- If you look closely you can see how flares and individual (see below) lashes are not tapered but are blunt at the end. This creates a stiff, abnormal appearance to the lashes.
- Lash clusters that are adhered to the natural lashes need to be placed on top of several natural lashes at once because their large size and weight cannot be supported by a single lash.
- Natural lashes grow at different rates. When they are glued together to support flares and left in place for a period of time, the flares will cause faster growing natural lashes to prematurely pull out slower growing lashes from the root because they are adhered together. This can result in permanent damage and lash baldness if done repeatedly.
- If flares are attached to the skin, the adhesives can damage the follicle, irritate the eye and increase the risk of infections.
- When applied to the skin, cluster eyelashes will last no more than a week at most. Those that wear them longer/overnight will have the most damage.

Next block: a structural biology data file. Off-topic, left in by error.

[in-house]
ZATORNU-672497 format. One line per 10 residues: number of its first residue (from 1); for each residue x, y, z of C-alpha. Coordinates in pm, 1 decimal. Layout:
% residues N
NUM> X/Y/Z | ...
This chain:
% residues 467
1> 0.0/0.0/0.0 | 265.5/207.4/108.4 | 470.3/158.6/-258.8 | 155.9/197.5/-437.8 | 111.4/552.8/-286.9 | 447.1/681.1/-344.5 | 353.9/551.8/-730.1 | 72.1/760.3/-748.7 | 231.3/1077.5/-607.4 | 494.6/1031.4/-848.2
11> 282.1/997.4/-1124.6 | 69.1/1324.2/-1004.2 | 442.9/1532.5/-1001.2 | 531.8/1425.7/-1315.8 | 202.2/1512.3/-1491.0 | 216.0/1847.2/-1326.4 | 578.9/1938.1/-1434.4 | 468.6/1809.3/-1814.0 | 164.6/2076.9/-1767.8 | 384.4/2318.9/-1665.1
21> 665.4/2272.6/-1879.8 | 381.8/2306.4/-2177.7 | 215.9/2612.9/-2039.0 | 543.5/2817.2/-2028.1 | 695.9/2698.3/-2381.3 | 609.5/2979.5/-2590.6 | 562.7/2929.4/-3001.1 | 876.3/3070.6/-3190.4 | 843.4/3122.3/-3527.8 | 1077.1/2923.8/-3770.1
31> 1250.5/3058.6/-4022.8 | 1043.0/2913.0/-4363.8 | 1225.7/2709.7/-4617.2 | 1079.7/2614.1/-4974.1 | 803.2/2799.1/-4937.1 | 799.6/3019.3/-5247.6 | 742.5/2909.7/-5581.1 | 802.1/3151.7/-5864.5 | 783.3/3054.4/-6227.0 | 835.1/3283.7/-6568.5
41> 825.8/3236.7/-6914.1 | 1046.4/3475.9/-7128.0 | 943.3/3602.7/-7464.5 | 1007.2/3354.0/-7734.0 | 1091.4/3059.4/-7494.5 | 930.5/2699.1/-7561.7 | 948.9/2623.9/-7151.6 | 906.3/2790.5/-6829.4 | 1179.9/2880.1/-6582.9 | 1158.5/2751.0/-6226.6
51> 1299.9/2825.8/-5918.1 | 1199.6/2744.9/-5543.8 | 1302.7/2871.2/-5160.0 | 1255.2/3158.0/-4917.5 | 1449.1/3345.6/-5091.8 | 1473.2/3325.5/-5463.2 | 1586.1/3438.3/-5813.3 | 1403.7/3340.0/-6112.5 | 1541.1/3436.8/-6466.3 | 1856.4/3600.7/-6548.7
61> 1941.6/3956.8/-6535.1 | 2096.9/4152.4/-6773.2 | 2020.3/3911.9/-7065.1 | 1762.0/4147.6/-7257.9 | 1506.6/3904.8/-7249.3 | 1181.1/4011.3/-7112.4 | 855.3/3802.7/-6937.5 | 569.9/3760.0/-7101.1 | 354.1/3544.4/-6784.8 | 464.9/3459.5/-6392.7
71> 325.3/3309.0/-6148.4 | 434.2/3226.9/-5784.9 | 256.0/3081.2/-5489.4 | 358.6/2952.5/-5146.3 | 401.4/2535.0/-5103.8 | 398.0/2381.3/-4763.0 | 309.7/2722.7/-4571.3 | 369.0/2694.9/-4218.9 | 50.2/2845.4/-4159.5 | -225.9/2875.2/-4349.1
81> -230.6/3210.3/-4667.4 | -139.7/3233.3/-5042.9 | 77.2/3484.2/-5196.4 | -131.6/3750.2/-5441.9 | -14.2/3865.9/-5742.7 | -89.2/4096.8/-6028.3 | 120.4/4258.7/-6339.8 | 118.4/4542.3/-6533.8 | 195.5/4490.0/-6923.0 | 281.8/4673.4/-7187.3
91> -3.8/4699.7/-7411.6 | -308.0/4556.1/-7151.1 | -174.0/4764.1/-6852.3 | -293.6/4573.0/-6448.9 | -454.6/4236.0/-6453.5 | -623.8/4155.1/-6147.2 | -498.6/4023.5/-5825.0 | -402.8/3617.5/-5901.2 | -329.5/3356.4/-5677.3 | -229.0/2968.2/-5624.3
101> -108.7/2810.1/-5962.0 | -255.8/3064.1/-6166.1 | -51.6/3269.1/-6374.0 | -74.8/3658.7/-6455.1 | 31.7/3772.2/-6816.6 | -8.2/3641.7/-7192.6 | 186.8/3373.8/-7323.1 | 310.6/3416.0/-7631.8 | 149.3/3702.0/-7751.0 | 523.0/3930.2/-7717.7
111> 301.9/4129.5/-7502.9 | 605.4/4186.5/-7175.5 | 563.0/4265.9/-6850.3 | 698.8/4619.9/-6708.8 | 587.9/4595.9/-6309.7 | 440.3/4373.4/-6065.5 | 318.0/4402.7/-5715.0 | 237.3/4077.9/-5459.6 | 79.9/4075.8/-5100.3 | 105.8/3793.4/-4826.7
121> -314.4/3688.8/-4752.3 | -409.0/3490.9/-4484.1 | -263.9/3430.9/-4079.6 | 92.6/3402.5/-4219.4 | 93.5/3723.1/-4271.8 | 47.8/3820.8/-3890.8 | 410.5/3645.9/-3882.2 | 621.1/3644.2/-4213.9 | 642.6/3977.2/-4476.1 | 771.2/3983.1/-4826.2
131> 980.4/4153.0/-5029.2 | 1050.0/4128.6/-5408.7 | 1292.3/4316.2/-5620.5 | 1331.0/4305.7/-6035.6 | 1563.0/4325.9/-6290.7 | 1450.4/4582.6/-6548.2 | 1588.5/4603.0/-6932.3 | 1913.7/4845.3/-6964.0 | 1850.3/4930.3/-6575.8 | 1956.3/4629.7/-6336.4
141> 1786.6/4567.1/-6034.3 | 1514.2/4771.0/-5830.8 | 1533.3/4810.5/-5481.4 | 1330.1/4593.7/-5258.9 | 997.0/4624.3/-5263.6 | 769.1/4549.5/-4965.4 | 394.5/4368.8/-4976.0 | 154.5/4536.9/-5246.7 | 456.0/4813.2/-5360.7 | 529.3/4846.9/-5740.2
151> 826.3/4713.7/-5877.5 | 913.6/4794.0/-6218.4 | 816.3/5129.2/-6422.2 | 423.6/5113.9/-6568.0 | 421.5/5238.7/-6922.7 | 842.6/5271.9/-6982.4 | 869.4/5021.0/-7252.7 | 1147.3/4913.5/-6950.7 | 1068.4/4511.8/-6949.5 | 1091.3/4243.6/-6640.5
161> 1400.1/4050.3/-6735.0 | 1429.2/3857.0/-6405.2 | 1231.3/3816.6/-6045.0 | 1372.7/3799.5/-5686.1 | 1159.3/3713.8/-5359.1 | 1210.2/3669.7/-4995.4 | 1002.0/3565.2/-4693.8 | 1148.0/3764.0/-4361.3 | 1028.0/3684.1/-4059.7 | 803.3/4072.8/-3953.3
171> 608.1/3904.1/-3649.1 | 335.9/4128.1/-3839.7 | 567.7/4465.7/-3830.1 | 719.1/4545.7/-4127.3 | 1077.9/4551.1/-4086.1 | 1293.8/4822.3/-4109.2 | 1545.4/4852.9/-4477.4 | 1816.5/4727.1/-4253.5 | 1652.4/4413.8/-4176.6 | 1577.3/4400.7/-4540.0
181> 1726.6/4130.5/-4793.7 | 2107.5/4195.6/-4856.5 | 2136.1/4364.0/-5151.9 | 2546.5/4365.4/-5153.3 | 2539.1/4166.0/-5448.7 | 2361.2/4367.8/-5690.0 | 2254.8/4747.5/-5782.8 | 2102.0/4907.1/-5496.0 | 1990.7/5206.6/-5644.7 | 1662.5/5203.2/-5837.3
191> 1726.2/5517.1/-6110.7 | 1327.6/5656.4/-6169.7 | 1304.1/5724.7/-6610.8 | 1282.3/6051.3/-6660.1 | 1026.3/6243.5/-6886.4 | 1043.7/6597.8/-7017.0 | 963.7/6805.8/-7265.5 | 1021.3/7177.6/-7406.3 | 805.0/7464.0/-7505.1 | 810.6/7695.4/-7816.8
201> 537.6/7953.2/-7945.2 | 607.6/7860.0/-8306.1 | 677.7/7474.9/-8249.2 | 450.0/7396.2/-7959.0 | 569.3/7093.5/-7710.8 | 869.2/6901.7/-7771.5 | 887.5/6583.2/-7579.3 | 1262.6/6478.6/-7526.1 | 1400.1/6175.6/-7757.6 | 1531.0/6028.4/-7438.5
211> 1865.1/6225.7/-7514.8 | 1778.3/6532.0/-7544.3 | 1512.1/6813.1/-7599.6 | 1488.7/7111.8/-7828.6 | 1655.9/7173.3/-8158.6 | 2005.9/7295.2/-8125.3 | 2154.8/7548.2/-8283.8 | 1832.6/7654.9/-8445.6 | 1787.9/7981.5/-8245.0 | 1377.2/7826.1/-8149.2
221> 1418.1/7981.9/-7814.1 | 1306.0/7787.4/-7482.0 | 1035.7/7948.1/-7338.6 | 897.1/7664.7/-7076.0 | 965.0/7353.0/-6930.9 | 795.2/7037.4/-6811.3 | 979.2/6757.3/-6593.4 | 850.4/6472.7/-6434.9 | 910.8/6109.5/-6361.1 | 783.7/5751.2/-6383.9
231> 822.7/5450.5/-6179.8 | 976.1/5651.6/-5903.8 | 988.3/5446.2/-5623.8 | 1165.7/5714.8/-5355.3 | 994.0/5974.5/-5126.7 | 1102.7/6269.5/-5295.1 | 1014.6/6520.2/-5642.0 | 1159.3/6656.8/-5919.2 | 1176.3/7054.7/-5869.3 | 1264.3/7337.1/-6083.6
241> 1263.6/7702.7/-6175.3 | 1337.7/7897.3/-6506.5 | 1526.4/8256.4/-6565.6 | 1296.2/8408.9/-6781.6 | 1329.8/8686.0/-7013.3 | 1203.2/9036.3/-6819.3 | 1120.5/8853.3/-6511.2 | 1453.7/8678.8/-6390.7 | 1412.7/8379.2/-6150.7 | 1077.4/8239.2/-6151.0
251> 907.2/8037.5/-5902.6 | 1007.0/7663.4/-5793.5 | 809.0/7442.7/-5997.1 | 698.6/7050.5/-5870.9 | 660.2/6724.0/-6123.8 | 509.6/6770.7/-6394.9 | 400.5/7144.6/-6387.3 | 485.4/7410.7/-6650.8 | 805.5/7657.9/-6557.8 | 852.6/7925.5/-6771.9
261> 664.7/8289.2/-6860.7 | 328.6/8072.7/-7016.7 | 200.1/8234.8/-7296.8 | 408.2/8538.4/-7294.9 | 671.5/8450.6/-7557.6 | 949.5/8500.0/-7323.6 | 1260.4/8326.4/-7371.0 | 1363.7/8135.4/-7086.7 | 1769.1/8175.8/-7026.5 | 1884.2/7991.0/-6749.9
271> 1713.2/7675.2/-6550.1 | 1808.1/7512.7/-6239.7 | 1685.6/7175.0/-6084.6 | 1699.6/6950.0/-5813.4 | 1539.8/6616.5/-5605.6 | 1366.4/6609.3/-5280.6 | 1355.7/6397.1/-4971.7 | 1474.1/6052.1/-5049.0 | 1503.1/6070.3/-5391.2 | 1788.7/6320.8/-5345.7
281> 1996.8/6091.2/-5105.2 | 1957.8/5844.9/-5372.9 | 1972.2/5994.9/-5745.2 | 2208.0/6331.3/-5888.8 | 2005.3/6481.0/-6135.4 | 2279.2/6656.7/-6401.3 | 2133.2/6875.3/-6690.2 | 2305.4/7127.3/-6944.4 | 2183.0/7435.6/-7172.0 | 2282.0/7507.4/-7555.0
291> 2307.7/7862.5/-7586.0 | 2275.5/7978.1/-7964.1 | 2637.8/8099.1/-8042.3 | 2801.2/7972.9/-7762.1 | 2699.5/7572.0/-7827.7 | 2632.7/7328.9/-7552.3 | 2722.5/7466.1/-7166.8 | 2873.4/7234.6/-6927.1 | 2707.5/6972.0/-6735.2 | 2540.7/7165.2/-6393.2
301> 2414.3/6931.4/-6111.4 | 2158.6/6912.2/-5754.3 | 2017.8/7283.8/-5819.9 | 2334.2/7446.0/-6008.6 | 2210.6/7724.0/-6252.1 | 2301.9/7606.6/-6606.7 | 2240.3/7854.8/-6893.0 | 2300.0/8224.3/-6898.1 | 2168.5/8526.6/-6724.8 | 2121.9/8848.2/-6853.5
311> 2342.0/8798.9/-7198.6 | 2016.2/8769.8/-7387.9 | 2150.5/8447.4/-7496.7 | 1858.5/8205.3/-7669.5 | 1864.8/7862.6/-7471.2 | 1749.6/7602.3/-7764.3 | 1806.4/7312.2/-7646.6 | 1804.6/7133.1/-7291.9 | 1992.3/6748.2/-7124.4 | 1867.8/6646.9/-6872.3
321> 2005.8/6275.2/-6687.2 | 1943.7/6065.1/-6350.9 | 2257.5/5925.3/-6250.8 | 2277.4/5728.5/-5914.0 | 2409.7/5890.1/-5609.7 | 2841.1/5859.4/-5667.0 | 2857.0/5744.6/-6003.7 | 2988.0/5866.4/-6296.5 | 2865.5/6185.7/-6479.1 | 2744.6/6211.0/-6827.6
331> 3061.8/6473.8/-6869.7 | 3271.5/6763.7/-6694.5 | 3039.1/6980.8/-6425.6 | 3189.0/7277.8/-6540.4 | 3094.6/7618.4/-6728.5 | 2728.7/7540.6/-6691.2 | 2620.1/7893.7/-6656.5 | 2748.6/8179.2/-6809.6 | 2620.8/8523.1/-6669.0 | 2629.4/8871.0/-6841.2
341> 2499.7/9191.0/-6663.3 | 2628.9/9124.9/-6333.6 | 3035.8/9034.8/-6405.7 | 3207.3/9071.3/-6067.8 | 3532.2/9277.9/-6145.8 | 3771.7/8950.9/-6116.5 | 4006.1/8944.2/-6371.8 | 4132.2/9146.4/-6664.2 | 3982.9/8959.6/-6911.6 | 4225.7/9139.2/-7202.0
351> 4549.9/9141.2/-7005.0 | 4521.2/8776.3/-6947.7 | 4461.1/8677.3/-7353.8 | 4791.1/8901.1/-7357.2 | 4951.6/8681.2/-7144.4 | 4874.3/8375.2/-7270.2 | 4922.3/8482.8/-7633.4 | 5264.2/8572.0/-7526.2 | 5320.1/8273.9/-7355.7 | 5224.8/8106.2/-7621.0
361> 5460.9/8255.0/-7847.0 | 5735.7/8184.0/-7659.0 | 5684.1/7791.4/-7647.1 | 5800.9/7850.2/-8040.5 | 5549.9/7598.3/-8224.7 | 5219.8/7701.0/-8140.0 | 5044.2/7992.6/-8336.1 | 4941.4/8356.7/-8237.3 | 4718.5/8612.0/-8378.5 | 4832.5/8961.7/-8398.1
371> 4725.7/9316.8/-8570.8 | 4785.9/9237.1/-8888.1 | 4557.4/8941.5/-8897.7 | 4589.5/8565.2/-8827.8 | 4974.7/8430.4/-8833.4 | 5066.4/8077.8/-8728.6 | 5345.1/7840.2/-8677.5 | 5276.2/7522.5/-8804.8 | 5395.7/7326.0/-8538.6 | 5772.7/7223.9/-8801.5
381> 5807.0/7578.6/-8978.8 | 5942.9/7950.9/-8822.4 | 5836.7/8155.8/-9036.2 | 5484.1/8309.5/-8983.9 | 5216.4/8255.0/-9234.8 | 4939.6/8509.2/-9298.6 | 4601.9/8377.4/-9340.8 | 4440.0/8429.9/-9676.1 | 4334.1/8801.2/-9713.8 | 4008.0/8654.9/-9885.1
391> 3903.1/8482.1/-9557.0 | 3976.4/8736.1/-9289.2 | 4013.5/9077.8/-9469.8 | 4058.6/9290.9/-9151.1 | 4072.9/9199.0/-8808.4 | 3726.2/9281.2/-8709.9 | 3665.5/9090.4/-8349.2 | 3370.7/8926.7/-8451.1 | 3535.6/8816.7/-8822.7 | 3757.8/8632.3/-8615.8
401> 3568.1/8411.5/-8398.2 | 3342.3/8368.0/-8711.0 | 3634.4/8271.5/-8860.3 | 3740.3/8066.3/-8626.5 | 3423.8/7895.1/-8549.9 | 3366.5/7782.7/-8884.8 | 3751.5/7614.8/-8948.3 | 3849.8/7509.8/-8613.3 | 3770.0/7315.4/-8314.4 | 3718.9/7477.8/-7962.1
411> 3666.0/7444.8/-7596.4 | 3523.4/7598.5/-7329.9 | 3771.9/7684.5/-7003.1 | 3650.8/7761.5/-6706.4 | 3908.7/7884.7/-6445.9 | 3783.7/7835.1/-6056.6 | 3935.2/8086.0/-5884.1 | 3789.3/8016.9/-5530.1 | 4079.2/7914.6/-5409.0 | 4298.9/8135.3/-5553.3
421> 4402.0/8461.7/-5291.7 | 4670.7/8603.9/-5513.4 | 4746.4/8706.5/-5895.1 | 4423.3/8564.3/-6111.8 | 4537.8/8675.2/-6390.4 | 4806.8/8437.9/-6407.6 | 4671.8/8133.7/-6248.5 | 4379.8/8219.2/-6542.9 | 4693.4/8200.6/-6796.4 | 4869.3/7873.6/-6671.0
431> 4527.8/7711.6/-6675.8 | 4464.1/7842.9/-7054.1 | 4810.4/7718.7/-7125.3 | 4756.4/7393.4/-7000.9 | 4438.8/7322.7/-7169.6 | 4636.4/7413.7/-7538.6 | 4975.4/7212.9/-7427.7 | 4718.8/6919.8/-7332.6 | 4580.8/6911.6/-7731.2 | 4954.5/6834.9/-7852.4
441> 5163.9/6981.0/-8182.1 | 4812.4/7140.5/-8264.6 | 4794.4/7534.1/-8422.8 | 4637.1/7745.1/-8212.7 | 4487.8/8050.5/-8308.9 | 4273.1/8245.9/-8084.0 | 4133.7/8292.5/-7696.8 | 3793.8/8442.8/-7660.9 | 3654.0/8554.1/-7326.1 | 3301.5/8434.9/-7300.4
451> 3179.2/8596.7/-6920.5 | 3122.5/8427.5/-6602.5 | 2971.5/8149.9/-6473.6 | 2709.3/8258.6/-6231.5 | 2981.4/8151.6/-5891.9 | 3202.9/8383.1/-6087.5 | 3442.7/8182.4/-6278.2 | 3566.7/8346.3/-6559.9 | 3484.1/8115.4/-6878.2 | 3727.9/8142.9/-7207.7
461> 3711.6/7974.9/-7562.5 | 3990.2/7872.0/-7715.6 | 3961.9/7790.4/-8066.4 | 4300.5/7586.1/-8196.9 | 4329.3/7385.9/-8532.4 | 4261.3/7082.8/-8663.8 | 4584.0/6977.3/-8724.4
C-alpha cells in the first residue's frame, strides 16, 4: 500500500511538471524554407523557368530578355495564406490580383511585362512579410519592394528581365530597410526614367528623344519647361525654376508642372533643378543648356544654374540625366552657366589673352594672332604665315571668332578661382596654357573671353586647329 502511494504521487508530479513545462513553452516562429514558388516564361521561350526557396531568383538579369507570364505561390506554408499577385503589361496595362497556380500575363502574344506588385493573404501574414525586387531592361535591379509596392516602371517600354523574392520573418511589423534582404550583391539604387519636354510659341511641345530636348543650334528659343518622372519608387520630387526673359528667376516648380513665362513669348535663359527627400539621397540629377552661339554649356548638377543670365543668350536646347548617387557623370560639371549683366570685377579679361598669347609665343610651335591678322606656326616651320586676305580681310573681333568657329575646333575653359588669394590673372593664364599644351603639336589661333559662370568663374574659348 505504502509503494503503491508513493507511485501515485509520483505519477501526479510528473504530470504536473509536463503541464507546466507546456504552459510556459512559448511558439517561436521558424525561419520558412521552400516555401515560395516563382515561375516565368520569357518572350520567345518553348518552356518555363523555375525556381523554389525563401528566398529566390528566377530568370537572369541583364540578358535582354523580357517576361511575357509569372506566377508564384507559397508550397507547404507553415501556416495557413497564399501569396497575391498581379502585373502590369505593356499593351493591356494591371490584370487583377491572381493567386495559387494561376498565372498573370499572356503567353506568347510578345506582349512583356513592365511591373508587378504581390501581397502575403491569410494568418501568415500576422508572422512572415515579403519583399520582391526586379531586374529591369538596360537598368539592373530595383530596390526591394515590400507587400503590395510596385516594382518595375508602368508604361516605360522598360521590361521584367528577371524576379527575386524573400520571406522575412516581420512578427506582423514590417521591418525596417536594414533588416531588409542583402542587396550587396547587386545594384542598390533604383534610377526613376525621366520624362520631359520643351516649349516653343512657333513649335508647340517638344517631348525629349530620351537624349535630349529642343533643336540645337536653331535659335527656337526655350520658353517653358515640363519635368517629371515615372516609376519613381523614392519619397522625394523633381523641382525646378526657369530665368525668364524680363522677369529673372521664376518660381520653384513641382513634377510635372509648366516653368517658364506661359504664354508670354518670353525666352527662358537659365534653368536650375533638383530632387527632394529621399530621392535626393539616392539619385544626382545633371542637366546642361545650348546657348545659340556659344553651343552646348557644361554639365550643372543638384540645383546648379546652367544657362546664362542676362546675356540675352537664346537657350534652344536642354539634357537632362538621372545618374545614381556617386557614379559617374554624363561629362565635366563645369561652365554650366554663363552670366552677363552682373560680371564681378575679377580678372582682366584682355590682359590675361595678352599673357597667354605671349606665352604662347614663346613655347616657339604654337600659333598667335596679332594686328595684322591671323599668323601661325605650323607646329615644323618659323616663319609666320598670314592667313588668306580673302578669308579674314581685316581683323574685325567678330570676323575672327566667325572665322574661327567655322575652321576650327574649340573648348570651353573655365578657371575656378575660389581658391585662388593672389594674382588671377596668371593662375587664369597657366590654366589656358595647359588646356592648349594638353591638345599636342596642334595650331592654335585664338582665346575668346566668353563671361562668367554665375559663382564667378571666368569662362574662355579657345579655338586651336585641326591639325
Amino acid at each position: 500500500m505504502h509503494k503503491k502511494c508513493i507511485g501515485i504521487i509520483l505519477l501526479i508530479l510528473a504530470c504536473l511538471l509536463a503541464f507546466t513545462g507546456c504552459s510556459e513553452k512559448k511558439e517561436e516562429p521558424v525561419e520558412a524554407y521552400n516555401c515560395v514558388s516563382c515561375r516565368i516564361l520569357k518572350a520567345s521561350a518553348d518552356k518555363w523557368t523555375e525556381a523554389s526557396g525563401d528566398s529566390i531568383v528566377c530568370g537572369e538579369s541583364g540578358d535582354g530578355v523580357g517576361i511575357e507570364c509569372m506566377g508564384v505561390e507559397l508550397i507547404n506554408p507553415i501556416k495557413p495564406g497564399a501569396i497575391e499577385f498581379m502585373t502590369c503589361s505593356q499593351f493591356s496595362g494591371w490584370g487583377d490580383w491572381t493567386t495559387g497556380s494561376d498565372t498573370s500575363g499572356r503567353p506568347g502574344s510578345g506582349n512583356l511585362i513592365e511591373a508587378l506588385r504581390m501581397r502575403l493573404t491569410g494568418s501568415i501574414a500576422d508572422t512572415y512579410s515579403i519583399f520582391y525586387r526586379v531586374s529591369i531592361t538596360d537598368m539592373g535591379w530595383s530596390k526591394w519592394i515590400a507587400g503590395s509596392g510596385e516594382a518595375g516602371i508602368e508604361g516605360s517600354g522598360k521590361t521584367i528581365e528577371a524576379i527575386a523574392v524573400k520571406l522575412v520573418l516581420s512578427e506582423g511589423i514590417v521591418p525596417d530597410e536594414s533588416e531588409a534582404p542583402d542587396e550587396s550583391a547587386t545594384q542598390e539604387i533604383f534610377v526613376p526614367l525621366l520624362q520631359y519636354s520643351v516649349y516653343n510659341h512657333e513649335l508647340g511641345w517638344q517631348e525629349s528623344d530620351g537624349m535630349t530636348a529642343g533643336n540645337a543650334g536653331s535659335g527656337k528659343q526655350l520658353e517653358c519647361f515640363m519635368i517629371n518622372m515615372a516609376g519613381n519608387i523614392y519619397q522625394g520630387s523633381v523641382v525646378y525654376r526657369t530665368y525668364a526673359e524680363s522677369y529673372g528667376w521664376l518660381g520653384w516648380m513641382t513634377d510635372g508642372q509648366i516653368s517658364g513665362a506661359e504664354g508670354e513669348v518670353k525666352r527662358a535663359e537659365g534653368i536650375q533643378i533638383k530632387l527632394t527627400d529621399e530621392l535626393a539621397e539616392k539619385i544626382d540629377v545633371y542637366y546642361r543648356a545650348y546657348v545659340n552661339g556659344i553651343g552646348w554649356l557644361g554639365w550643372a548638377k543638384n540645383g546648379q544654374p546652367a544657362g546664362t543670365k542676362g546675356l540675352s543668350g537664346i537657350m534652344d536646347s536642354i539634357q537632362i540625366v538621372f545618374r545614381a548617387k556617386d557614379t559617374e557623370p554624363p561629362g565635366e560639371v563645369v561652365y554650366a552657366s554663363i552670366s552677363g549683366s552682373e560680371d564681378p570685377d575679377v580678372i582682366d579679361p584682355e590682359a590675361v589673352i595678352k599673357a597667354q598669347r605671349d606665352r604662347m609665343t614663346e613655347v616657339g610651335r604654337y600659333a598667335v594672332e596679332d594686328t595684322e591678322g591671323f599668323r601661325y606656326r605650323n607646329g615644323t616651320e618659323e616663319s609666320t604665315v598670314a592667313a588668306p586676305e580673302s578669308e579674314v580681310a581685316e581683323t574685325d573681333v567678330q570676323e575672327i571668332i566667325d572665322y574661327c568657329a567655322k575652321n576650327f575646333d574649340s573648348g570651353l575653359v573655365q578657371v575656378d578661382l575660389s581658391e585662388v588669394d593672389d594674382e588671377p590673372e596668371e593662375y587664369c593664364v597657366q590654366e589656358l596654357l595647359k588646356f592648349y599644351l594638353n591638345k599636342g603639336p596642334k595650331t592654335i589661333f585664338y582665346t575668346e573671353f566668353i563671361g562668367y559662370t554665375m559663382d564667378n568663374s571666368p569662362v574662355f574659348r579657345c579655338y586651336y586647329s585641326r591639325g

Individuals (Sometimes incorrectly portrayed as eyelash extensions)
‘Individuals’ are synthetic lashes that are stacked one on top of the other and attached at the base, often with a knot to allow for fast and easy adhesion. Typically, there are three to four lashes in each grouping with the longest on the bottom and the shortest on the top attached together. Like flares, individuals can be attached to either the skin, if they are knotted, or the natural lashes
- Individuals have the same concerns as clusters or flares (see above) with regards to weight when applied to the lashes and skin irritation when applied directly to the eyelid.
At Ten By Ten Lashes we do not apply strip lashes, flares or “Individuals” due to their damaging effect.